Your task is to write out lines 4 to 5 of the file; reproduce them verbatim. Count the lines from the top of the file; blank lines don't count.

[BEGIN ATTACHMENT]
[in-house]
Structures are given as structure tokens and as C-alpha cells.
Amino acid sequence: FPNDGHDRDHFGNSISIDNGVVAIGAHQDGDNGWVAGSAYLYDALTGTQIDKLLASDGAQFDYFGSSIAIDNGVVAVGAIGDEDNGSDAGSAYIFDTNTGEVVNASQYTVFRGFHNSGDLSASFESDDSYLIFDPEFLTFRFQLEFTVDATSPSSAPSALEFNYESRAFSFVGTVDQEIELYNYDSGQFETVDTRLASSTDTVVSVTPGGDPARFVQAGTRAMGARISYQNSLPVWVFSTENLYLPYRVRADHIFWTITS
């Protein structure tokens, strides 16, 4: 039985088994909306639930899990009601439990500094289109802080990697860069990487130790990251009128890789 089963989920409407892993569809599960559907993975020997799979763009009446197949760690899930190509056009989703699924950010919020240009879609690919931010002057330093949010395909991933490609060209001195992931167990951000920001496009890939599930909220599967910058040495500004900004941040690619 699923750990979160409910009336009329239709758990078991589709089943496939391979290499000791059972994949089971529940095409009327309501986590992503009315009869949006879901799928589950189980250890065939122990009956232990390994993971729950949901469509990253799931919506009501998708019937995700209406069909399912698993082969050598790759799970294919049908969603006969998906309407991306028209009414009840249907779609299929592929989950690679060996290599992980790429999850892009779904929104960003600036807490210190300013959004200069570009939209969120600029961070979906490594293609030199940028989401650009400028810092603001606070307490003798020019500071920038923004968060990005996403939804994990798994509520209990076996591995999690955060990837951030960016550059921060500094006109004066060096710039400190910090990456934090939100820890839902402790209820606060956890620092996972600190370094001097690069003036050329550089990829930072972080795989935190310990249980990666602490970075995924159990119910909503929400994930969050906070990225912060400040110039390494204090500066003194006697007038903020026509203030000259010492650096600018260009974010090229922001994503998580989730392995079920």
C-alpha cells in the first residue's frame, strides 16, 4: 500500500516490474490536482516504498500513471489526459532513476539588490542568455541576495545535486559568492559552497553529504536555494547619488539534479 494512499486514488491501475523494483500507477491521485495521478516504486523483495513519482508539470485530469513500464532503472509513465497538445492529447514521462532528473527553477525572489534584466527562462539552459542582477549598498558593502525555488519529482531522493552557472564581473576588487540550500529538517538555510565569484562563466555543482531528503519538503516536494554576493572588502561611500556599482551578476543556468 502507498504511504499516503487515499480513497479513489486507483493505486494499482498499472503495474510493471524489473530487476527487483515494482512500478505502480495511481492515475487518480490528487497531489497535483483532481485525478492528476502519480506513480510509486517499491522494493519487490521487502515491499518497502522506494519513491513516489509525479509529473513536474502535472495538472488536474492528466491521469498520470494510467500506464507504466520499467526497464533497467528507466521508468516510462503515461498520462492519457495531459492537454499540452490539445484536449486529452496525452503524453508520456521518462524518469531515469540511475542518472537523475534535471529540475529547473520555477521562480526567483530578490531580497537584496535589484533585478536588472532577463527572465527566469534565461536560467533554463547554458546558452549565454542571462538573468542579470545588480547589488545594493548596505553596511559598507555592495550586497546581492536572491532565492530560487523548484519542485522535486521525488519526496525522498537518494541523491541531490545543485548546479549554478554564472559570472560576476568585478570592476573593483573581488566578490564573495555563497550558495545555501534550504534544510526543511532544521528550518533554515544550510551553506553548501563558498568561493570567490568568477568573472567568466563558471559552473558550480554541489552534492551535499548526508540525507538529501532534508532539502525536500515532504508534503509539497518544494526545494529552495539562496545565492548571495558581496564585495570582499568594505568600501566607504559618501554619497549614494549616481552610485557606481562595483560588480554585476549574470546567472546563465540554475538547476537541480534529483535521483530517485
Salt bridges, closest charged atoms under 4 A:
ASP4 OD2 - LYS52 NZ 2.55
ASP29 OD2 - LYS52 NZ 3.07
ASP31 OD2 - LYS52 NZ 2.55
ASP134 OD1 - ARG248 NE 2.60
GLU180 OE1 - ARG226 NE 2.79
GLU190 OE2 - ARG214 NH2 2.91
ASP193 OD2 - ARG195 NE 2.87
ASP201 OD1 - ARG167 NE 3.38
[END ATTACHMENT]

């Protein structure tokens, strides 16, 4: 039985088994909306639930899990009601439990500094289109802080990697860069990487130790990251009128890789 089963989920409407892993569809599960559907993975020997799979763009009446197949760690899930190509056009989703699924950010919020240009879609690919931010002057330093949010395909991933490609060209001195992931167990951000920001496009890939599930909220599967910058040495500004900004941040690619 699923750990979160409910009336009329239709758990078991589709089943496939391979290499000791059972994949089971529940095409009327309501986590992503009315009869949006879901799928589950189980250890065939122990009956232990390994993971729950949901469509990253799931919506009501998708019937995700209406069909399912698993082969050598790759799970294919049908969603006969998906309407991306028209009414009840249907779609299929592929989950690679060996290599992980790429999850892009779904929104960003600036807490210190300013959004200069570009939209969120600029961070979906490594293609030199940028989401650009400028810092603001606070307490003798020019500071920038923004968060990005996403939804994990798994509520209990076996591995999690955060990837951030960016550059921060500094006109004066060096710039400190910090990456934090939100820890839902402790209820606060956890620092996972600190370094001097690069003036050329550089990829930072972080795989935190310990249980990666602490970075995924159990119910909503929400994930969050906070990225912060400040110039390494204090500066003194006697007038903020026509203030000259010492650096600018260009974010090229922001994503998580989730392995079920």
C-alpha cells in the first residue's frame, strides 16, 4: 500500500516490474490536482516504498500513471489526459532513476539588490542568455541576495545535486559568492559552497553529504536555494547619488539534479 494512499486514488491501475523494483500507477491521485495521478516504486523483495513519482508539470485530469513500464532503472509513465497538445492529447514521462532528473527553477525572489534584466527562462539552459542582477549598498558593502525555488519529482531522493552557472564581473576588487540550500529538517538555510565569484562563466555543482531528503519538503516536494554576493572588502561611500556599482551578476543556468 502507498504511504499516503487515499480513497479513489486507483493505486494499482498499472503495474510493471524489473530487476527487483515494482512500478505502480495511481492515475487518480490528487497531489497535483483532481485525478492528476502519480506513480510509486517499491522494493519487490521487502515491499518497502522506494519513491513516489509525479509529473513536474502535472495538472488536474492528466491521469498520470494510467500506464507504466520499467526497464533497467528507466521508468516510462503515461498520462492519457495531459492537454499540452490539445484536449486529452496525452503524453508520456521518462524518469531515469540511475542518472537523475534535471529540475529547473520555477521562480526567483530578490531580497537584496535589484533585478536588472532577463527572465527566469534565461536560467533554463547554458546558452549565454542571462538573468542579470545588480547589488545594493548596505553596511559598507555592495550586497546581492536572491532565492530560487523548484519542485522535486521525488519526496525522498537518494541523491541531490545543485548546479549554478554564472559570472560576476568585478570592476573593483573581488566578490564573495555563497550558495545555501534550504534544510526543511532544521528550518533554515544550510551553506553548501563558498568561493570567490568568477568573472567568466563558471559552473558550480554541489552534492551535499548526508540525507538529501532534508532539502525536500515532504508534503509539497518544494526545494529552495539562496545565492548571495558581496564585495570582499568594505568600501566607504559618501554619497549614494549616481552610485557606481562595483560588480554585476549574470546567472546563465540554475538547476537541480534529483535521483530517485